Four other plays known to have been written by Jonson are no longer extant. They are: 1. ‘A Hot Anger soon Cool'd.’ Recorded by Henslowe as the joint work of Porter, Chettle, and Jonson, 18 Aug. 1598. 2. ‘Page of Plymouth,’ written in conjunction with Dekker (Henslowe, August 1599). 3. ‘Robert II King of Scots' Tragedy,’ written in conjunction with Dekker, Chettle, ‘and other jentellmen’ (ib. September 1599). 4. ‘Richard Crookback Tragedy’ (ib. 24 June 1602).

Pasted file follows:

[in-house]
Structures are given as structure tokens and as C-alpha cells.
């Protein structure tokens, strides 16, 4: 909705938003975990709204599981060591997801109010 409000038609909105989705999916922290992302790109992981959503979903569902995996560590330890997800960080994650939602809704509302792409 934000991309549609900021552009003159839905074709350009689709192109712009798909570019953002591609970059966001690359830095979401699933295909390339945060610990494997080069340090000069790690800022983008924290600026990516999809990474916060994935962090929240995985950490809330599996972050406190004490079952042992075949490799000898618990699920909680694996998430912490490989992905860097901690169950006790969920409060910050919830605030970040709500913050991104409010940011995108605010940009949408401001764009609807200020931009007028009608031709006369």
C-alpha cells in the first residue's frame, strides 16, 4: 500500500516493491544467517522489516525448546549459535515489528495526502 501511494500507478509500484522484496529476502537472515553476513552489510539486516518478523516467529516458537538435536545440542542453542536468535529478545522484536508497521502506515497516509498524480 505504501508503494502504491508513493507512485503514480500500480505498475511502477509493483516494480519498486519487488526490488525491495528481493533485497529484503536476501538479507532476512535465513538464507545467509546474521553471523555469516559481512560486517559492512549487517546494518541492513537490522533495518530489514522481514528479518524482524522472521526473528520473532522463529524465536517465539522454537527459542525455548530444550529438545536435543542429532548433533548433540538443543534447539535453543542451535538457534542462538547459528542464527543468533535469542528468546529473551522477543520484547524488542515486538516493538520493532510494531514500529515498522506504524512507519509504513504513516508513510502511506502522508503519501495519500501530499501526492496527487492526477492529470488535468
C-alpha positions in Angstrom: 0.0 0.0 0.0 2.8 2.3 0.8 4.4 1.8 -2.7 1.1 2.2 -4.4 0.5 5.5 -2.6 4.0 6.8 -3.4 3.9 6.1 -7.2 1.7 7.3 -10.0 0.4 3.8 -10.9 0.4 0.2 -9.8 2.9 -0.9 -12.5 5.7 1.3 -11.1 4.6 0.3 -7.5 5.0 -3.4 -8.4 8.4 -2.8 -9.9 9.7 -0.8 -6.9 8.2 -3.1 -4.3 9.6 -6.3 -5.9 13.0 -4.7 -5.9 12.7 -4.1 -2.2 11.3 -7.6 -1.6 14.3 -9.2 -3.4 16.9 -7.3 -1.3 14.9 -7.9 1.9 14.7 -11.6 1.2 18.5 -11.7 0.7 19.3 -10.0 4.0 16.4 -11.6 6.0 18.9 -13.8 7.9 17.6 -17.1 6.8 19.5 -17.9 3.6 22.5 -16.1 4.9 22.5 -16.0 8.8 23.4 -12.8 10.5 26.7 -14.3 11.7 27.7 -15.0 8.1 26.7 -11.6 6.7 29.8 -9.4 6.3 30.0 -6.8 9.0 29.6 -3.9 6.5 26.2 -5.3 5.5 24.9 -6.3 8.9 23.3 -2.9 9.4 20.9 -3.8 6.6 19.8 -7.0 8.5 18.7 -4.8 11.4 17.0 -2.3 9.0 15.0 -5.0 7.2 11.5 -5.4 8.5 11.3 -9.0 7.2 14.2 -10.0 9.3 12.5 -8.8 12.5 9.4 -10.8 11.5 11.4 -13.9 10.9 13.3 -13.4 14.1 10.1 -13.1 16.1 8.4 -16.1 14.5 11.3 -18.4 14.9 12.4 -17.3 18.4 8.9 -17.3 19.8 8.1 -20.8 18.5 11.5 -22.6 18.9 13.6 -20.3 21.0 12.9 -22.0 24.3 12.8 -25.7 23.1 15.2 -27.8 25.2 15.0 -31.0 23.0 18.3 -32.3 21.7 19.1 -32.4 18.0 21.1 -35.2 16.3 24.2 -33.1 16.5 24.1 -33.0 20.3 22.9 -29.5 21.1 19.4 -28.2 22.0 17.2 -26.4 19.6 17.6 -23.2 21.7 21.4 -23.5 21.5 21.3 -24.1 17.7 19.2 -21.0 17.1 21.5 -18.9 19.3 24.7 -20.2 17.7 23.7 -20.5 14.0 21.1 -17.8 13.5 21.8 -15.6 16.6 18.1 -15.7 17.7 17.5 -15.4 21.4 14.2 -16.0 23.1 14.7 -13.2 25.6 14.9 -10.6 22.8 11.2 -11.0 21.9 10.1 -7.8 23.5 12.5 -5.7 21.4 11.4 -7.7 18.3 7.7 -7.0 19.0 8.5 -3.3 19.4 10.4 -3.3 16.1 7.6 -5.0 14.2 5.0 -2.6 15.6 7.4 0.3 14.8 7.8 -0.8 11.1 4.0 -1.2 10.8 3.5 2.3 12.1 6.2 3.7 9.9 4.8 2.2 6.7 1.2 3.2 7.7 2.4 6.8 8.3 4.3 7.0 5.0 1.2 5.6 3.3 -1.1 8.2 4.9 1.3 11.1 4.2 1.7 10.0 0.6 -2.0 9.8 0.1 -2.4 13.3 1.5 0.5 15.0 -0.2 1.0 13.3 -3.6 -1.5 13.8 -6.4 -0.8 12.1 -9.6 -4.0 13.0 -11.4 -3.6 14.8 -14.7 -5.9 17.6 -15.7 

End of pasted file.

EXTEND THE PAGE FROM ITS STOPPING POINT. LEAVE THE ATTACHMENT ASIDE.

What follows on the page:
II. Masques, Barriers, Entertainments.—Jonson throughout distinguished three classes of festive performance, those of which the nucleus was a masqued dance, a mock tournament, and a speech respectively. The first is in his hands the most, the last the least akin to drama. His masques show development in range of motive and in the use made of contrast. In the masques 1606–18 he relied chiefly on the ‘antimasque,’ which while designed to ‘precede and have the place of a foil or false masque’ (Pref. to M. of Queens), nevertheless arose out of and accorded with the subject of the masque. From about 1618 he began to employ the more drastic contrast of a preliminary scene of low comedy, identical in character with his work for the stage, while the antimasque shrank to a rudiment. Thus his later masque and later comedy converge. The following list gives entertainments on the one hand, the masques and barriers on the other, in chronological order. The later entertainments hitherto classified with the masques are here restored to their place. 1. Entertainments. (1) ‘A Particular Entertainment of the Queene and Prince … at Althrope (sic),’ &c. (Commonly referred to as ‘The Satyr.’) Acted 25 June 1603; 4to, 1603; fol. 1616. A graceful out-of-door performance. (2) ‘Part of the King's Entertainment in passing to his Coronation,’ 15 March 1604, 4to, 1604; fol. 1616. Jonson's ‘part’ consisted of the first and last of five separate shows, the rest being by Dekker, who published his own work separately. Merely a series of speeches. (3) ‘A Panegyre on the Happy Entrance of James … to his first High Session of Parliament’ … 19 March 1604. (4) ‘A Private Entertainment of the King and Queene … at Sir William Cornwallis his house at High-gate,’ 1 May 1604; fol. 1616. (Commonly known as ‘The Penates.’) Abounds in graceful lyric writing and in genial personalities. (5) ‘The Entertainment of the two Kings of Great Britaine and Denmarke at Theobalds,’ 24 July 1606; fol. 1616. A single brief speech of welcome in English and Latin. (6) ‘The Entertainment of King James and Queene Anne at Theobalds’ … 22 May 1607; fol. 1616. Performed at the surrender of the house by the Earl of Salisbury to the queen. Like all Jonson's work inspired by or destined for the queen, this is very felicitous of its kind. (7) ‘Love's Welcome. The King's Entertainment at Welbeck,’ 1633; fol. 1640. Nearly the whole series of masques lies between this and (6). The result is apparent in its freedom and realism. It leads up to an impressive address to Charles. (8) ‘Love's Welcome. The King and Queen's Entertainment at Bolsover.’ Performed 30 July 1634; fol. 1641.